The mean USMLE Step 1 score for the African-American students in the applicant cohort was 200, while the mean score for the non—African-American students was 216. (The mean score of the 13 students excluded from the study because their race could not be determined was 206.) The proportion of applicants below each incremental hypothetical rejection score was significantly higher for African-American applicants (p < .05 at each level). Depending on the threshold score used, an African-American applicant was three to six times less likely to be offered an interview (see Table 1). As an example, if a residency program set the minimum score to grant an interview at 200, 53% of the African-American students would be rejected, whereas only 20% of the non—African-American students would be rejected (the odds ratio for rejection of an African-American applicant was 4.5).
Internal medicine residency programs are the largest of the postgraduate medical education training programs. Because many of these programs receive large numbers of applications, easily obtainable and efficient screening tools are desired to select applicants for interviews. From the ERAS application, those data that are commonly used in the interview decision are the USMLE Step 1 scores and medical school grades. Because dean's letters take significantly longer to review, they are often not reviewed until after the applicant has been invited and has accepted an interview. We previously reported the difficulties in using dean's letters in determining the quality of applicants.7 Our present study confirms that the vast majority of residency programs use the USMLE Step 1 score in the decision to offer an interview, and nearly two thirds of programs responding to our survey set a minimum score for invitations to interviews.
Because our cohort analysis was performed in only one residency program, the data may not be generalizable to other programs. However, the large size of the residency program and the large pool of applicants from representative medical schools across the country minimize this risk. The African-American students applying to our residency program represented 29 medical schools in 19 states. While the number of African Americans in our applicant pool was relatively small (n = 47, or 7%), it is important to note that only approximately 1,200 African-American students graduated each year from U.S. medical schools in 1997, 1998, and 1999.8 Assuming that the proportion of African-American students matching in internal medicine programs is similar to that of the entire graduating cohort in the United States (approximately 30%),8 we can estimate that the number of African-American students applying to our program represents approximately 13% of all African-American students applying to internal medicine programs that year. We could find only one published mean USMLE Step 1 score for African-American students in the literature.2 It is important to note, however, that the score reported in that study, 187, was lower than the mean USMLE Step 1 score of our African-American applicants, which was 200. This suggests that the African-American students in our applicant pool were at least as competitive academically as was the African-American cohort generally.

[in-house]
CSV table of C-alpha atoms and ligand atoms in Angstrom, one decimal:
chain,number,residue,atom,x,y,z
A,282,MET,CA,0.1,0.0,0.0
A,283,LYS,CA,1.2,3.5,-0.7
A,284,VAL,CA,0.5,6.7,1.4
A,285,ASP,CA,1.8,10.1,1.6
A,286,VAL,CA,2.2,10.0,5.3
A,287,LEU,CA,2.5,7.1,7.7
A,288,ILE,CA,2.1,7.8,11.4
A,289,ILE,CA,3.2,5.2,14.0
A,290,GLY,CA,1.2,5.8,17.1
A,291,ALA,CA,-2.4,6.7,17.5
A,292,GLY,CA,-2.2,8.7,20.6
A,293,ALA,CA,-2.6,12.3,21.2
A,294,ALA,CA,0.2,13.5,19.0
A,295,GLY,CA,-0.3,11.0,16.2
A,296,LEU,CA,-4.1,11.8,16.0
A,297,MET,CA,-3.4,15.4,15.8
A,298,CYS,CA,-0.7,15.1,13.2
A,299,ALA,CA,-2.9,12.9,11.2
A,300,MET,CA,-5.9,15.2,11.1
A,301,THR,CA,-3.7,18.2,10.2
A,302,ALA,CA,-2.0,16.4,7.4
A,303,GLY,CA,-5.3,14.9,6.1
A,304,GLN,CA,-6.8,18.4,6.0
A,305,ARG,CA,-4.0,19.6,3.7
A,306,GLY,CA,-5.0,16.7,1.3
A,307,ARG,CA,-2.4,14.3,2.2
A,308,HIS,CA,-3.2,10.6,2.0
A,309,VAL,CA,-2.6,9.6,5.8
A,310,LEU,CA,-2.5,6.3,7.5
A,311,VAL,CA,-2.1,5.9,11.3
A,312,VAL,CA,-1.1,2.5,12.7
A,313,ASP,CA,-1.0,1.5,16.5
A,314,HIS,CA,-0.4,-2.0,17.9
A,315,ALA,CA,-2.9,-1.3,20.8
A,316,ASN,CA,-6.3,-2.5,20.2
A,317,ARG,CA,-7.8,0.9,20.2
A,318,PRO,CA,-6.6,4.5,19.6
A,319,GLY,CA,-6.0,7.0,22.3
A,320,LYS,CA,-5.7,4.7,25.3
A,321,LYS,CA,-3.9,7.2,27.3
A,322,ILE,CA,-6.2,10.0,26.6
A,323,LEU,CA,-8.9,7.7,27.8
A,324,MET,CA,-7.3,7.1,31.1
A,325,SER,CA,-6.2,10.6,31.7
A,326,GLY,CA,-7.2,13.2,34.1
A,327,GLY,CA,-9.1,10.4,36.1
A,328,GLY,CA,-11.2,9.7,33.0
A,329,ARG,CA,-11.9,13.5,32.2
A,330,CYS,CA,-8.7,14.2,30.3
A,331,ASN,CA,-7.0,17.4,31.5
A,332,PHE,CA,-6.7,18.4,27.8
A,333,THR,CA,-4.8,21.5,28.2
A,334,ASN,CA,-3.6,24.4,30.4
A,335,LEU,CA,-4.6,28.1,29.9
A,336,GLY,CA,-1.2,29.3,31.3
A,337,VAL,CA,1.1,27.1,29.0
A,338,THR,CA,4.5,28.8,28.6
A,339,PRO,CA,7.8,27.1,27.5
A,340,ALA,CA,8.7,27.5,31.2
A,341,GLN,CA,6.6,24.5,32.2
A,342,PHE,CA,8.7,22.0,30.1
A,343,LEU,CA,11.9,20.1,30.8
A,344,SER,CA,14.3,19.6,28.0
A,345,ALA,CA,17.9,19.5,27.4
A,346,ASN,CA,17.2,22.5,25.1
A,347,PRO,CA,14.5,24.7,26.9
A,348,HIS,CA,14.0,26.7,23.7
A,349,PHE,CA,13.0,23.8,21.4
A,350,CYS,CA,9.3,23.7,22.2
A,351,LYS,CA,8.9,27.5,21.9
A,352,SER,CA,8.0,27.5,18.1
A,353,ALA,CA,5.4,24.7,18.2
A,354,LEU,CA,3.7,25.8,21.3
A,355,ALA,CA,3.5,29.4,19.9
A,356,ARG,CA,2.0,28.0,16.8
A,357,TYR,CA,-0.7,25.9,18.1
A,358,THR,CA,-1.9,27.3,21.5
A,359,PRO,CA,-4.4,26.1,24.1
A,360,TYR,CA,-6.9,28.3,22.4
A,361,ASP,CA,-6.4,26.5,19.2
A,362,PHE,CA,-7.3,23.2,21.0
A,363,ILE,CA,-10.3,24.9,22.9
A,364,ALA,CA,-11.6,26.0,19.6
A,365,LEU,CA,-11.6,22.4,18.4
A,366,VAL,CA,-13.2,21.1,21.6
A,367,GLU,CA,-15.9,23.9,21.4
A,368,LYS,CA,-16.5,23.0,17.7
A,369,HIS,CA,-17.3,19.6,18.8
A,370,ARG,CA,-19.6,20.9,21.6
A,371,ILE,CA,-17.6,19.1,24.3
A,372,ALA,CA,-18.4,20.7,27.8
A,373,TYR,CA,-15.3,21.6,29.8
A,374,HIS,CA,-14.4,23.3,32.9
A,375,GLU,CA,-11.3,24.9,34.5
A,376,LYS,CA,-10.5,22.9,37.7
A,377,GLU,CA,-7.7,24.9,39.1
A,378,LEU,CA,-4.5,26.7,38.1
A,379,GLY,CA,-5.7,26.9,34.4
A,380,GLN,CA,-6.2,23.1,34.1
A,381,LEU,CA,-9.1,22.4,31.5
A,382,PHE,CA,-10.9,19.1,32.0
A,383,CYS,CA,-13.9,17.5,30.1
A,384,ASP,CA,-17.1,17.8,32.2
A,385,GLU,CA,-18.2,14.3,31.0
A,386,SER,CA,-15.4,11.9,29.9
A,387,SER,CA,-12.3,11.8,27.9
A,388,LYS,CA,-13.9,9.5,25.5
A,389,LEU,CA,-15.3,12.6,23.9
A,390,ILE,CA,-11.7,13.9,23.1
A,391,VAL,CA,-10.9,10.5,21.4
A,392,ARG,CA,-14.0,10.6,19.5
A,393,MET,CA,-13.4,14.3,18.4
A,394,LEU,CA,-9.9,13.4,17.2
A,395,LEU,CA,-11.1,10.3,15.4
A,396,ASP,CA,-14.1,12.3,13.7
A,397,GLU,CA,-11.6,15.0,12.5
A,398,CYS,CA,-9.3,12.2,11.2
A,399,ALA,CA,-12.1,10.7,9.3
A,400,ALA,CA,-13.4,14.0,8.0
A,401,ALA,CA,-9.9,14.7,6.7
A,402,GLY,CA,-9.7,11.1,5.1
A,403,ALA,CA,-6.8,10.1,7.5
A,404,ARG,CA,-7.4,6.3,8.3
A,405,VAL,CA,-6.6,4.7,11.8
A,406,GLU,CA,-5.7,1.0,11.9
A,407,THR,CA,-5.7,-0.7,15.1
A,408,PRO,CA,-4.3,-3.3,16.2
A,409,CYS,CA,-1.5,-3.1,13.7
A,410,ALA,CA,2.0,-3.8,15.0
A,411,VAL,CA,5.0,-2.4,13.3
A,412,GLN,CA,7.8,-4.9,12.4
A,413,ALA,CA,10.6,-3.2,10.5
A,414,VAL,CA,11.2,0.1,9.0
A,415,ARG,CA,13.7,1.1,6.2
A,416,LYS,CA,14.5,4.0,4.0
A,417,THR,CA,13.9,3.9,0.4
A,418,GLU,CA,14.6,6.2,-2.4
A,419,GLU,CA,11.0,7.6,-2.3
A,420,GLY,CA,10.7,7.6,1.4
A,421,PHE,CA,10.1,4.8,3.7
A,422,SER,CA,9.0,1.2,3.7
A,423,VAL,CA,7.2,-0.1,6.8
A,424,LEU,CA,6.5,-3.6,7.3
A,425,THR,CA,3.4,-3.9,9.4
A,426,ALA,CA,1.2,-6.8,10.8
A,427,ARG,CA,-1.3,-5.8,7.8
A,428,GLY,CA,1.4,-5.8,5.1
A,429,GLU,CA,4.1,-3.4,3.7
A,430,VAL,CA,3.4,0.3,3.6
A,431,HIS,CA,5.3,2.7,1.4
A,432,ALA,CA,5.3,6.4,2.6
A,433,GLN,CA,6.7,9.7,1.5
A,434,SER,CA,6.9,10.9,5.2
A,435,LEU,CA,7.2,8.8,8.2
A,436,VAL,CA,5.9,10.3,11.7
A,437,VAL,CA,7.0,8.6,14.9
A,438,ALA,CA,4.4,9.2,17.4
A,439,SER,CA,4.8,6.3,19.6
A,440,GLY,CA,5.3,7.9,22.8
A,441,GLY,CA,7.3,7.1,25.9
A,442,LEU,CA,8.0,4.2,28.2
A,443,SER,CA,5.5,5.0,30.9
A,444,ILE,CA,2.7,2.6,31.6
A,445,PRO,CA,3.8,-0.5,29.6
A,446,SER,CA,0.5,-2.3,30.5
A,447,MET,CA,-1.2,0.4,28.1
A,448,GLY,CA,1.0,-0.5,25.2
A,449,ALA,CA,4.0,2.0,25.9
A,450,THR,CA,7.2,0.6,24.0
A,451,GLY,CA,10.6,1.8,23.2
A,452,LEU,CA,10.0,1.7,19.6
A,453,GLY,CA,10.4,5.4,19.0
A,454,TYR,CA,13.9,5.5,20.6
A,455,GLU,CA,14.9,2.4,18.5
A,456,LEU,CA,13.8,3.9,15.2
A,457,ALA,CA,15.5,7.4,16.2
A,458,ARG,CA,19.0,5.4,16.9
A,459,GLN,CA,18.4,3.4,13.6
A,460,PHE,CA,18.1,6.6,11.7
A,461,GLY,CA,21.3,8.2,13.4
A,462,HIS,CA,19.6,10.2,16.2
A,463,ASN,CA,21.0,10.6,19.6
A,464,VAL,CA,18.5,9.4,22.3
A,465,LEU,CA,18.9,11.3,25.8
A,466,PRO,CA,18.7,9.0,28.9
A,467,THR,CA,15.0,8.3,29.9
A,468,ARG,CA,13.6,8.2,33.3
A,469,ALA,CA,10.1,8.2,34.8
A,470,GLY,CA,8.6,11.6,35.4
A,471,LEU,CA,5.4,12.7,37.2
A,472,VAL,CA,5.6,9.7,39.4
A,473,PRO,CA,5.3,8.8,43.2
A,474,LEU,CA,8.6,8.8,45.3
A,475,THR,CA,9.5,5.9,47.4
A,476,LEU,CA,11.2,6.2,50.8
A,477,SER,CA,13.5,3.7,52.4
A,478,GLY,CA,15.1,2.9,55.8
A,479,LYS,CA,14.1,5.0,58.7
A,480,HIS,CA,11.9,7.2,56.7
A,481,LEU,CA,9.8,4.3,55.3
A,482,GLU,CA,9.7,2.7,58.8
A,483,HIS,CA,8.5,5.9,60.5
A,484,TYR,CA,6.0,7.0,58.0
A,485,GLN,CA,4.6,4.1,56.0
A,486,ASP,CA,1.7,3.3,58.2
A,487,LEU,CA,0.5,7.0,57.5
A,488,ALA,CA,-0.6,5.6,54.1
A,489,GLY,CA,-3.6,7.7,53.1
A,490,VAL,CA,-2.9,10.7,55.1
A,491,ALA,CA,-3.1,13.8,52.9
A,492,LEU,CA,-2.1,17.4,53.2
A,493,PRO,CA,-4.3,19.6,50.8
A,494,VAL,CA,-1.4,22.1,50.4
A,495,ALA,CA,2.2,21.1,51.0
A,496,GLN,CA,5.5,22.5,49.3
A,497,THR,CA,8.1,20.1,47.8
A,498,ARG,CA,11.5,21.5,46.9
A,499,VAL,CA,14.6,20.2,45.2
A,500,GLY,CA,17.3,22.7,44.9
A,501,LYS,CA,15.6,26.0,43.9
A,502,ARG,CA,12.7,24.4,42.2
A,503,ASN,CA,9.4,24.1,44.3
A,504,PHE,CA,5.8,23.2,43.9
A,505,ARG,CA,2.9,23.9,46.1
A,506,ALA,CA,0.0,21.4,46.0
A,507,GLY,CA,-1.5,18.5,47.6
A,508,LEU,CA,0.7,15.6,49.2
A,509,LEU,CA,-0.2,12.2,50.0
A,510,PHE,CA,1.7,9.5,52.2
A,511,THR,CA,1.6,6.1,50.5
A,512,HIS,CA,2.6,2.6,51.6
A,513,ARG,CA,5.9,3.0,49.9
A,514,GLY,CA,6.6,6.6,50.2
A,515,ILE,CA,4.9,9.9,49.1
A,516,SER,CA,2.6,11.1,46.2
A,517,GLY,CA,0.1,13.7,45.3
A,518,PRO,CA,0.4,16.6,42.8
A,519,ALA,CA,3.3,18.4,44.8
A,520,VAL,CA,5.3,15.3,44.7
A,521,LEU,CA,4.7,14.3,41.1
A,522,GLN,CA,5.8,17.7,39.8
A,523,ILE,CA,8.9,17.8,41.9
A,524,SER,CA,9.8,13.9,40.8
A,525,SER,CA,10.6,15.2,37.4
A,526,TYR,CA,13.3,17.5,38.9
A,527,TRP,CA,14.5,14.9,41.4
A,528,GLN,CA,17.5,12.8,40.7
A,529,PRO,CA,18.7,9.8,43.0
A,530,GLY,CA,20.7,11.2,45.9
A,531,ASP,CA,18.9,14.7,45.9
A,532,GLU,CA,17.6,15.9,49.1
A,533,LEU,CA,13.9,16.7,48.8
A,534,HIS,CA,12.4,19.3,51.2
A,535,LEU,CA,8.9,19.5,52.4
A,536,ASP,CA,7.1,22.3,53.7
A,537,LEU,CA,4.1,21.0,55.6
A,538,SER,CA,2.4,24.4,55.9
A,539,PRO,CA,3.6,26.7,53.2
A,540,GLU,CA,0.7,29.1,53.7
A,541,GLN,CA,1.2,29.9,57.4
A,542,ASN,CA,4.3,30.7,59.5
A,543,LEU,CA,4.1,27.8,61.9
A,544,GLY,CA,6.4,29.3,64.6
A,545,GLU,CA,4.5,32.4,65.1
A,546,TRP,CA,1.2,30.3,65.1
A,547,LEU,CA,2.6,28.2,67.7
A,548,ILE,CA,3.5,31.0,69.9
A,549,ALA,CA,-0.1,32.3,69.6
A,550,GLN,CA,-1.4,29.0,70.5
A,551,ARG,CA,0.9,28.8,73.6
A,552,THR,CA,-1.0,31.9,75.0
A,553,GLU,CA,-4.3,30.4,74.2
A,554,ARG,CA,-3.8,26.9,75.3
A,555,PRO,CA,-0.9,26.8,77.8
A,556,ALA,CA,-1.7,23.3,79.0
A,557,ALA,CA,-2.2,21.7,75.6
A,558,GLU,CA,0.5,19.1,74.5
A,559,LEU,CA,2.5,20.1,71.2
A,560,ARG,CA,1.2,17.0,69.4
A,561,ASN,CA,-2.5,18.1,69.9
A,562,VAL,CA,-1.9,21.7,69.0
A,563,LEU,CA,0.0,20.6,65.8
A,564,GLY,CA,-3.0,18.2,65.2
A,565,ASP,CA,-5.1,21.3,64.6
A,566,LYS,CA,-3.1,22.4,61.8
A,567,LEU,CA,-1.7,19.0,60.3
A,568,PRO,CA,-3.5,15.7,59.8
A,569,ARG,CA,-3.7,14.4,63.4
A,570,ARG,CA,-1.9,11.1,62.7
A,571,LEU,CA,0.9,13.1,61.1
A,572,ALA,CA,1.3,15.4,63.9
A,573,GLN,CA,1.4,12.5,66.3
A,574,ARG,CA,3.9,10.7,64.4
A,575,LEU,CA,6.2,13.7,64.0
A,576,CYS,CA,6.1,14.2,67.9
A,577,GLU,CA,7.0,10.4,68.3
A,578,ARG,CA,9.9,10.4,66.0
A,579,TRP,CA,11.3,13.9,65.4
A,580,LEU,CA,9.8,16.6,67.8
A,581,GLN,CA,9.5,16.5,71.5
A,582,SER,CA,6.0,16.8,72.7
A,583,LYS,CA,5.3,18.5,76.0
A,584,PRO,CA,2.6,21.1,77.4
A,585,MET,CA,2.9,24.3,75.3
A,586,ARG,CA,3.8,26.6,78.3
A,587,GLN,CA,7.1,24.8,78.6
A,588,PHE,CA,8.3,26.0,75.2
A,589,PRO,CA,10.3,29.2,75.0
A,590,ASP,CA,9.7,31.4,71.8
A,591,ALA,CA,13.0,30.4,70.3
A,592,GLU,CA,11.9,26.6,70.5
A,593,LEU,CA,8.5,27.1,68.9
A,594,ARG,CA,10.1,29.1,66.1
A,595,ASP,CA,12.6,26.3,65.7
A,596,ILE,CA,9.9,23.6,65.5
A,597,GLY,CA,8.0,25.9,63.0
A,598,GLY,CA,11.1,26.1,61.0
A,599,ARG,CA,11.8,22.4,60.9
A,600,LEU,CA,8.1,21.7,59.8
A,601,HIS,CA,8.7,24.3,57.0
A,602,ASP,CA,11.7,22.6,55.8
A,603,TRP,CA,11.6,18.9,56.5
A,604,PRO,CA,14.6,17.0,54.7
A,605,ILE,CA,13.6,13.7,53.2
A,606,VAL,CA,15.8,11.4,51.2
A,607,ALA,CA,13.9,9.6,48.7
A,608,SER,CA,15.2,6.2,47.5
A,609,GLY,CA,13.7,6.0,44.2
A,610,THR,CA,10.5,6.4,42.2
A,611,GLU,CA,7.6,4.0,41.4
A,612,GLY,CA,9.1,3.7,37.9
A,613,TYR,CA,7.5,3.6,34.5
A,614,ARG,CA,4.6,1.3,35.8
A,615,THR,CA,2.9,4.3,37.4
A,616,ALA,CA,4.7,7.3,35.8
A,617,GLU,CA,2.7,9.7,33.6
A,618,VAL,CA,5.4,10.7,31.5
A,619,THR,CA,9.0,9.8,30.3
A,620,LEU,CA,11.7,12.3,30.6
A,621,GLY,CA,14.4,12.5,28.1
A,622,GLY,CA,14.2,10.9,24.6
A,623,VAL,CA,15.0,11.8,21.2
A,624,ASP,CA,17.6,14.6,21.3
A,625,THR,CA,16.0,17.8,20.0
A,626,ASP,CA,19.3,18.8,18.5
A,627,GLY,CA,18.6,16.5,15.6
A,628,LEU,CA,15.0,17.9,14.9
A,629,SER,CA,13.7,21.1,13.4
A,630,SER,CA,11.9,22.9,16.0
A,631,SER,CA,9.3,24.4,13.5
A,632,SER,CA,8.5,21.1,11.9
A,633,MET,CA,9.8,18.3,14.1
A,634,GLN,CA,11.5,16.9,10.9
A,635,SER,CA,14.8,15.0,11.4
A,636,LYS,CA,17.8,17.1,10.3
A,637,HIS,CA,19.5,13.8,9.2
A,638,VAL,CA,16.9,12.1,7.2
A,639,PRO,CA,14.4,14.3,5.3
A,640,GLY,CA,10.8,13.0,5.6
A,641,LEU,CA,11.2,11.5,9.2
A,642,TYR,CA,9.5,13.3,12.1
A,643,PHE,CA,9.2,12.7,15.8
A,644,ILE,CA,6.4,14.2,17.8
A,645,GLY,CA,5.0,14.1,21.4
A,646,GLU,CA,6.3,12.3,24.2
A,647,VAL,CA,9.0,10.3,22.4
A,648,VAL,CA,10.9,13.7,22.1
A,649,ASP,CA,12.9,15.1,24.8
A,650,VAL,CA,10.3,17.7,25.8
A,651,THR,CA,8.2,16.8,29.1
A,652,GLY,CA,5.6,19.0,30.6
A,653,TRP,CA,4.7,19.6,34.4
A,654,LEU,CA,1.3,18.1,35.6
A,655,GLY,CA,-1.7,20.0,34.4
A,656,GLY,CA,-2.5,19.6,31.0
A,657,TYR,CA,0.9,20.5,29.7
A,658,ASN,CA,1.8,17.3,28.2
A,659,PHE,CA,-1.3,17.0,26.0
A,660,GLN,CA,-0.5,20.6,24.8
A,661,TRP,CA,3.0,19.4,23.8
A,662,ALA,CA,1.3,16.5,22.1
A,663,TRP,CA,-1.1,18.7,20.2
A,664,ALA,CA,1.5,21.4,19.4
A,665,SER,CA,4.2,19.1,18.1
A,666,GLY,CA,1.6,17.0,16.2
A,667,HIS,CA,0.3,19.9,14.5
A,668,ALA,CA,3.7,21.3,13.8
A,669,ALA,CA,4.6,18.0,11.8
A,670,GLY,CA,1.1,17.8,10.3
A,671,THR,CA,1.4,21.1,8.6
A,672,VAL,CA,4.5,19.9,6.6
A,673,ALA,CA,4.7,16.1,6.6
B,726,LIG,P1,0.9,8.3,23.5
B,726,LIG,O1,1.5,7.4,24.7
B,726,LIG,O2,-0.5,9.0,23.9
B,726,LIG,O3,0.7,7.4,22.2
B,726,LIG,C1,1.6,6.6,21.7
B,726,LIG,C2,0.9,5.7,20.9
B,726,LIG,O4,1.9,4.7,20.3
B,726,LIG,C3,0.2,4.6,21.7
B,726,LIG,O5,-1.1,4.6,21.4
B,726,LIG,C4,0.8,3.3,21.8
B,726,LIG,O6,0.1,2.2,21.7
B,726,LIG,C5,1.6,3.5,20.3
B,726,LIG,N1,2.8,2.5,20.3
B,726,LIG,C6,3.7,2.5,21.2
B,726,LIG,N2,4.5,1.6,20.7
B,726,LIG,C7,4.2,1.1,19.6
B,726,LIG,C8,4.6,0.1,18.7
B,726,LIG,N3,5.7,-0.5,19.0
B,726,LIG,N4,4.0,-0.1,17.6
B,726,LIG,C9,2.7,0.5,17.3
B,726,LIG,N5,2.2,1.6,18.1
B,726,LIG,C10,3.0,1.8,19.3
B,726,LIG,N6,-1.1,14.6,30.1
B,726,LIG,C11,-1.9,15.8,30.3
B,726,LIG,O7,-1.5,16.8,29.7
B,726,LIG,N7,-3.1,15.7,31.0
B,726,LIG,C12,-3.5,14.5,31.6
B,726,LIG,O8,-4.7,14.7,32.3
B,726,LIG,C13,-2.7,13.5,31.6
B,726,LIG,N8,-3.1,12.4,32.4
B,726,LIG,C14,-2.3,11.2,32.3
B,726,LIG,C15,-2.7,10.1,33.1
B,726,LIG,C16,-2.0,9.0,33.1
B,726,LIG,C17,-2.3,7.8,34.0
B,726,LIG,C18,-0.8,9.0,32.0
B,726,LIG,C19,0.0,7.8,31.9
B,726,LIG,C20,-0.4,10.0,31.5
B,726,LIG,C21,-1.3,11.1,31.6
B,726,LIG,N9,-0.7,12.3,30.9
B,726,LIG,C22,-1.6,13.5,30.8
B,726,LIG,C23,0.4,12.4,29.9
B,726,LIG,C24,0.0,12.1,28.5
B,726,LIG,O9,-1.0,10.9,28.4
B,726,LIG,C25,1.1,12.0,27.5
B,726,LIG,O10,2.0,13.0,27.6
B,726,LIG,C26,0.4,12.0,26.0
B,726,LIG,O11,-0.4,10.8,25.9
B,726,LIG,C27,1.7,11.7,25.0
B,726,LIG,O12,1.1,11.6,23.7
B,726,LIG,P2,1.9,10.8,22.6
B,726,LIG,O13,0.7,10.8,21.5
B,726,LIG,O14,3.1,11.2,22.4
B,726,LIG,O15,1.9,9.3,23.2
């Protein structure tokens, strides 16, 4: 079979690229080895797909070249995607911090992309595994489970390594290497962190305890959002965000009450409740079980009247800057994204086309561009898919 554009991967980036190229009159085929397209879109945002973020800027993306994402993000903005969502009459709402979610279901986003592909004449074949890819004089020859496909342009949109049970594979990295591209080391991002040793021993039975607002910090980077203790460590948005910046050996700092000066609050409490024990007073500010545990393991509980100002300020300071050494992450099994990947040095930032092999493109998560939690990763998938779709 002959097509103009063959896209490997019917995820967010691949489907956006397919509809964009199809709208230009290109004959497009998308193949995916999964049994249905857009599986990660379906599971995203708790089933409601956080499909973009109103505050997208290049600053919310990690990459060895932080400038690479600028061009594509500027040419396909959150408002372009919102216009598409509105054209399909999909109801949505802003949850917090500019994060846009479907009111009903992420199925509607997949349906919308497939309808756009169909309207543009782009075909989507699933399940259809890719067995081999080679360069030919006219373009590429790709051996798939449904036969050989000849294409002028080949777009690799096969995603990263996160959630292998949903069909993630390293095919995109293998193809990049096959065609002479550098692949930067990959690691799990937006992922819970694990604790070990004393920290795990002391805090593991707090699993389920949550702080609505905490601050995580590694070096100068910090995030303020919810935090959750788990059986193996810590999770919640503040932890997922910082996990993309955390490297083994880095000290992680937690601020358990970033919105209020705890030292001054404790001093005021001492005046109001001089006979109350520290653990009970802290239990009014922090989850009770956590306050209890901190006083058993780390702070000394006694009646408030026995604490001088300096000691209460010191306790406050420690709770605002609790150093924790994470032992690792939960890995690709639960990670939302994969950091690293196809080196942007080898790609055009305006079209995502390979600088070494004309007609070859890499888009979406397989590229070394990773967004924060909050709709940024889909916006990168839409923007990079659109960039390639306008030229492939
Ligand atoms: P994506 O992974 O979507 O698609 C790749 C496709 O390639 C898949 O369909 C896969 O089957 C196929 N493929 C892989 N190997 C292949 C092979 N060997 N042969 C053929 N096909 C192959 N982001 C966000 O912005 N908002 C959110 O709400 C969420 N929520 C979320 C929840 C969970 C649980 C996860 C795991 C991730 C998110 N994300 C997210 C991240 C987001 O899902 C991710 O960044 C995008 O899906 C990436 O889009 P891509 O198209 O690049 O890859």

It is also possible that misclassification bias may have affected the results, since racial identification cannot always be accurately determined by observation. Since racial status is not listed on the ERAS application and only some of the applicants disclosed their race in their personal statements, other options were not available.
Over the past several years, program directors have scrutinized USMLE scores more closely. Because an increasing number of medical schools require passage of both USMLE Step 1 and USMLE Step 2 for graduation from medical school, program directors are leery of applicants who have posted marginally passing scores on Step 1 because they fear matching an applicant who may fail Step 2. In that case, the program director either attempts to fill the position post-match with an unmatched applicant or holds the position open in hopes that the applicant will pass the exam in the near future. Unfortunately, even after passage of the exam, the position may stay open, because some medical schools issue diplomas only twice yearly, and state licensing boards will not issue training licenses until the diploma has been issued.
Some hospitals have criteria for residency appointment regarding USMLE scores (e.g., passage of Step 2 or Step 3 by the end of the internship year). Students who perform marginally well on Step 1 may be seen as risky prospects for passing subsequent steps of the examination and, therefore, not be considered further.
Last, in internal medicine, another force has prompted program directors to scrutinize USMLE scores. In 1997, the American Board of Internal Medicine (ABIM) began posting the pass rate of each residency program on its Web site, giving residency applicants an additional measure by which to compare programs. A 1993 study found that a significant association existed between performance on the NBME Part I and performance on the ABIM's certifying exam.9 Presumably the same relationship exists between performance on USMLE Step 1 and performance on the ABIM exam. Therefore, program directors have attempted to boost their program's performance on the ABIM exam by recruiting applicants with higher USMLE scores. A solid pass rate on the ABIM exam can be used to recruit outstanding residents and ensure continued success of the training program.
The Council on Graduate Medical Education's 12th Report on Minorities in Medicine noted that performance on standardized tests “may be more predictive of science achievement than success as a physician.”10 Unfortunately, outcomes measures that assess a physician's competency are lacking and sorely needed. Until medical educators can develop such tools, reliance on incomplete measures of competency, such as USMLE scores, is likely to persist.
Unfortunately, the focus on USMLE scores has had a detrimental impact on minority medical students. Using the data from our residency program, setting a minimum score on the USMLE Step 1 to grant an interview would preferentially exclude African-American students. The end result of such use of USMLE Step 1 scores is that many programs, particularly the more competitive programs, will become less diverse. Program directors should be aware of this finding and policy-making bodies should discuss the implications of how USMLE scores are used.
Increased diversity in medicine has been identified as a virtue for medicine and humanity as a whole. To achieve optimal diversity, the issue of matriculating minority students and developing them into competent practitioners needs to be carefully analyzed and addressed by medical schools, policy groups, the NBME, and the specialty medical boards. Assessing the clinical competence of physicians with tools that are valid and fair remains one of medical education's greatest challenges.